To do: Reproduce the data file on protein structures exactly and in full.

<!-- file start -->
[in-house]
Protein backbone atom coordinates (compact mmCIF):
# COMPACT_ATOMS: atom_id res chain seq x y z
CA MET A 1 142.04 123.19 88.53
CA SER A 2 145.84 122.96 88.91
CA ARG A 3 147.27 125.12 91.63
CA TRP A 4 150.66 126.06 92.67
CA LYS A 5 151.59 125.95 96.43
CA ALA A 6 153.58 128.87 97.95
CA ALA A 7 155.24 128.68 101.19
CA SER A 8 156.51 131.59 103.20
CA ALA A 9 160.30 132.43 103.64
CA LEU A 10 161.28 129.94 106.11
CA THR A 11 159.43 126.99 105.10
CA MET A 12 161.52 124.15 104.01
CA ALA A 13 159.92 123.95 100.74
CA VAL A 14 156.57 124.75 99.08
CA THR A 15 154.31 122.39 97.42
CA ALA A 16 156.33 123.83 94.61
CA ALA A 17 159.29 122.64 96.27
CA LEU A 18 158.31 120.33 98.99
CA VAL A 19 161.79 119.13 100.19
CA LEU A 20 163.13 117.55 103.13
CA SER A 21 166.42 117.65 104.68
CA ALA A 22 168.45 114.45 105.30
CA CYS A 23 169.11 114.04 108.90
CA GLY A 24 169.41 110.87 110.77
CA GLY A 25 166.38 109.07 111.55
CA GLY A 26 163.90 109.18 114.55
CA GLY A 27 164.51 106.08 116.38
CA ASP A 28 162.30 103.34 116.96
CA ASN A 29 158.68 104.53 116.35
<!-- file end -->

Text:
[in-house]
Protein backbone atom coordinates (compact mmCIF):
# COMPACT_ATOMS: atom_id res chain seq x y z
CA MET A 1 142.04 123.19 88.53
CA SER A 2 145.84 122.96 88.91
CA ARG A 3 147.27 125.12 91.63
CA TRP A 4 150.66 126.06 92.67
CA LYS A 5 151.59 125.95 96.43
CA ALA A 6 153.58 128.87 97.95
CA ALA A 7 155.24 128.68 101.19
CA SER A 8 156.51 131.59 103.20
CA ALA A 9 160.30 132.43 103.64
CA LEU A 10 161.28 129.94 106.11
CA THR A 11 159.43 126.99 105.10
CA MET A 12 161.52 124.15 104.01
CA ALA A 13 159.92 123.95 100.74
CA VAL A 14 156.57 124.75 99.08
CA THR A 15 154.31 122.39 97.42
CA ALA A 16 156.33 123.83 94.61
CA ALA A 17 159.29 122.64 96.27
CA LEU A 18 158.31 120.33 98.99
CA VAL A 19 161.79 119.13 100.19
CA LEU A 20 163.13 117.55 103.13
CA SER A 21 166.42 117.65 104.68
CA ALA A 22 168.45 114.45 105.30
CA CYS A 23 169.11 114.04 108.90
CA GLY A 24 169.41 110.87 110.77
CA GLY A 25 166.38 109.07 111.55
CA GLY A 26 163.90 109.18 114.55
CA GLY A 27 164.51 106.08 116.38
CA ASP A 28 162.30 103.34 116.96
CA ASN A 29 158.68 104.53 116.35